By Syd Miller, Associate Editor
North Carolina-based queer folk-punk band Loamlands has just released “No More TV,” the first of four planned releases of songs that were left off their 2016 album Sweet High Rise due to length constraints. All profits go to Down Home North Carolina and its mutual aid fund.
Down Home’s fund spans five counties and is used for members struggling to meet their needs, Loamlands’ Kym Register told Country Queer.
“I mean, we don’t have to tell you that folks are suffering – and what better way to meet the needs of folks than giving them the means in which to meet their own needs,” Register said. “ You love country music? You love the stories of the South? Well, this is a way to show it.”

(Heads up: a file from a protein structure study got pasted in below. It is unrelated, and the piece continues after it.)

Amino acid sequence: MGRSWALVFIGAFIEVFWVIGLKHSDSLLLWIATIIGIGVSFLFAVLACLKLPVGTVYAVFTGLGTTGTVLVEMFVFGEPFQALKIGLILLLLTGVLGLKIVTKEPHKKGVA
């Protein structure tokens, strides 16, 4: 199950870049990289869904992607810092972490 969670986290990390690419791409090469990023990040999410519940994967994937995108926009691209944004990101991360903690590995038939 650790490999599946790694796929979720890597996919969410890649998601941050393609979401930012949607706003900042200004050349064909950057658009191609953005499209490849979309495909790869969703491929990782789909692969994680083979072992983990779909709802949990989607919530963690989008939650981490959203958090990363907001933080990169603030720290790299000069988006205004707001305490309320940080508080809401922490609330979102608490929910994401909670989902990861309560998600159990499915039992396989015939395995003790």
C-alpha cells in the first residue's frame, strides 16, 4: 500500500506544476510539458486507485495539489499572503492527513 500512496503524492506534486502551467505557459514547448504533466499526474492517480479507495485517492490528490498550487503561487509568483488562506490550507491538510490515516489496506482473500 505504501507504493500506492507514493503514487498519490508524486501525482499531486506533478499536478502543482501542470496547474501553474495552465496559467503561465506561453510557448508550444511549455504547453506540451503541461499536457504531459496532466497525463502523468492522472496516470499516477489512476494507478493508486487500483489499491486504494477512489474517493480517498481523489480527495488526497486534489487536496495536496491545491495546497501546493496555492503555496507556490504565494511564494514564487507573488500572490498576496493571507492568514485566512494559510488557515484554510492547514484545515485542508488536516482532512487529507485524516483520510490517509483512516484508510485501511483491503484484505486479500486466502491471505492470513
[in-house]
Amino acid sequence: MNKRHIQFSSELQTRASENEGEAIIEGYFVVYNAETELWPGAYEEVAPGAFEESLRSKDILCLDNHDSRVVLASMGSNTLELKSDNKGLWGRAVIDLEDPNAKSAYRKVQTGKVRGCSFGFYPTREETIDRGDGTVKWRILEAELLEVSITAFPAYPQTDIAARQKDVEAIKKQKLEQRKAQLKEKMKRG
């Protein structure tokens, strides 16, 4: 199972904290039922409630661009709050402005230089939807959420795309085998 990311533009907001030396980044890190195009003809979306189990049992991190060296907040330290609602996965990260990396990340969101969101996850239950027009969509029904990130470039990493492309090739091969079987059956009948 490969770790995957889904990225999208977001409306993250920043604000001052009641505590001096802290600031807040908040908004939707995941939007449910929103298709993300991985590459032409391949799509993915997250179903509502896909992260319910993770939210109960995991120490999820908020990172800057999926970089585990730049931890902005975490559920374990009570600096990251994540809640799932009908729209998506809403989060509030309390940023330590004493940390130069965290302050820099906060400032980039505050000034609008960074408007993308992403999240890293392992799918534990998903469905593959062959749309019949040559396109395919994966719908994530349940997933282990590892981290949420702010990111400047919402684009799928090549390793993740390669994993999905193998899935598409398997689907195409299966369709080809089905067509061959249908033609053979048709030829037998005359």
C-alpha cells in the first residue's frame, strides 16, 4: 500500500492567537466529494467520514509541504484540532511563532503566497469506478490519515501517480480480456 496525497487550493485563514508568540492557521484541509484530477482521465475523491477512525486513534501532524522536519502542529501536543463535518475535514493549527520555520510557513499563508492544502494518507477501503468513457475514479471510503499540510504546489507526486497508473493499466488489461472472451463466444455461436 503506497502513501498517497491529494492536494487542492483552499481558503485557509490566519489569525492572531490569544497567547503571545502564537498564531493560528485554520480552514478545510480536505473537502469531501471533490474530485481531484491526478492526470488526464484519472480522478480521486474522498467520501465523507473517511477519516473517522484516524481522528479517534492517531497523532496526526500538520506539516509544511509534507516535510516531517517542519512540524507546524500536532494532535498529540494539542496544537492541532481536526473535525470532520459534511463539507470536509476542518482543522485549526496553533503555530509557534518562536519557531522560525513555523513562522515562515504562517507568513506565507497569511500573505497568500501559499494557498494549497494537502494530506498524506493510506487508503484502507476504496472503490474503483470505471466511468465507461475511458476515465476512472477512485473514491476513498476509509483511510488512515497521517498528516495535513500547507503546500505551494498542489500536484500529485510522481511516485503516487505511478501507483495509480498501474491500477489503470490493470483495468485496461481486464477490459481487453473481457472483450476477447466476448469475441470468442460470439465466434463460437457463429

Loamlands are working with Down Home to encourage intersectionality in the Southern community.
“Being from the South and raised by family in rural North Carolina affords me intimate relationships with mostly white working class southerners,” Register said. “These relationships vary not only due to a lack of common understanding of queerness but a lack of lived experience of classism and pride. We have so much work to do to dismantle white supremacy in our communities and in ourselves.”
“No More TV,” is available on Loamlands’ Bandcamp today. Future releases: “Hear Me Now,” April 12; “Something New,” April 19; and “One More Day,” April 26.